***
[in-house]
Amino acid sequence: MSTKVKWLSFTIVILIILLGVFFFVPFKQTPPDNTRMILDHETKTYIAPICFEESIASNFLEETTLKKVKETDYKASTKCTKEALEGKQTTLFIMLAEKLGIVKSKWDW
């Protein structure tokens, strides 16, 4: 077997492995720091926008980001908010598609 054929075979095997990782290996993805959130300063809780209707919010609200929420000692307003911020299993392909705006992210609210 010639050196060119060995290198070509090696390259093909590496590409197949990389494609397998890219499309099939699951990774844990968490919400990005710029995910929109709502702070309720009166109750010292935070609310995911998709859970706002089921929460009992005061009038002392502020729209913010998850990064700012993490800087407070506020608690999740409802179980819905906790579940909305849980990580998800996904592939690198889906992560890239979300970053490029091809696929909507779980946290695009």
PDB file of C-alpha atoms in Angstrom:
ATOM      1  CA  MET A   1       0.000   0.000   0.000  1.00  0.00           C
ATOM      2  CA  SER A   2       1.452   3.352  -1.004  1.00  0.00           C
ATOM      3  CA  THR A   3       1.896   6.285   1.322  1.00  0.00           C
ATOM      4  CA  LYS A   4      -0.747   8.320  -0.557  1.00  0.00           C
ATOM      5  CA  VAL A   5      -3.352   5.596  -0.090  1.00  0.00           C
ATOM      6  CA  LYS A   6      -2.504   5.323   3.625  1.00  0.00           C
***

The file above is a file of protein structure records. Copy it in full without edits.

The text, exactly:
[in-house]
Amino acid sequence: MSTKVKWLSFTIVILIILLGVFFFVPFKQTPPDNTRMILDHETKTYIAPICFEESIASNFLEETTLKKVKETDYKASTKCTKEALEGKQTTLFIMLAEKLGIVKSKWDW
């Protein structure tokens, strides 16, 4: 077997492995720091926008980001908010598609 054929075979095997990782290996993805959130300063809780209707919010609200929420000692307003911020299993392909705006992210609210 010639050196060119060995290198070509090696390259093909590496590409197949990389494609397998890219499309099939699951990774844990968490919400990005710029995910929109709502702070309720009166109750010292935070609310995911998709859970706002089921929460009992005061009038002392502020729209913010998850990064700012993490800087407070506020608690999740409802179980819905906790579940909305849980990580998800996904592939690198889906992560890239979300970053490029091809696929909507779980946290695009």
PDB file of C-alpha atoms in Angstrom:
ATOM      1  CA  MET A   1       0.000   0.000   0.000  1.00  0.00           C
ATOM      2  CA  SER A   2       1.452   3.352  -1.004  1.00  0.00           C
ATOM      3  CA  THR A   3       1.896   6.285   1.322  1.00  0.00           C
ATOM      4  CA  LYS A   4      -0.747   8.320  -0.557  1.00  0.00           C
ATOM      5  CA  VAL A   5      -3.352   5.596  -0.090  1.00  0.00           C
ATOM      6  CA  LYS A   6      -2.504   5.323   3.625  1.00  0.00           C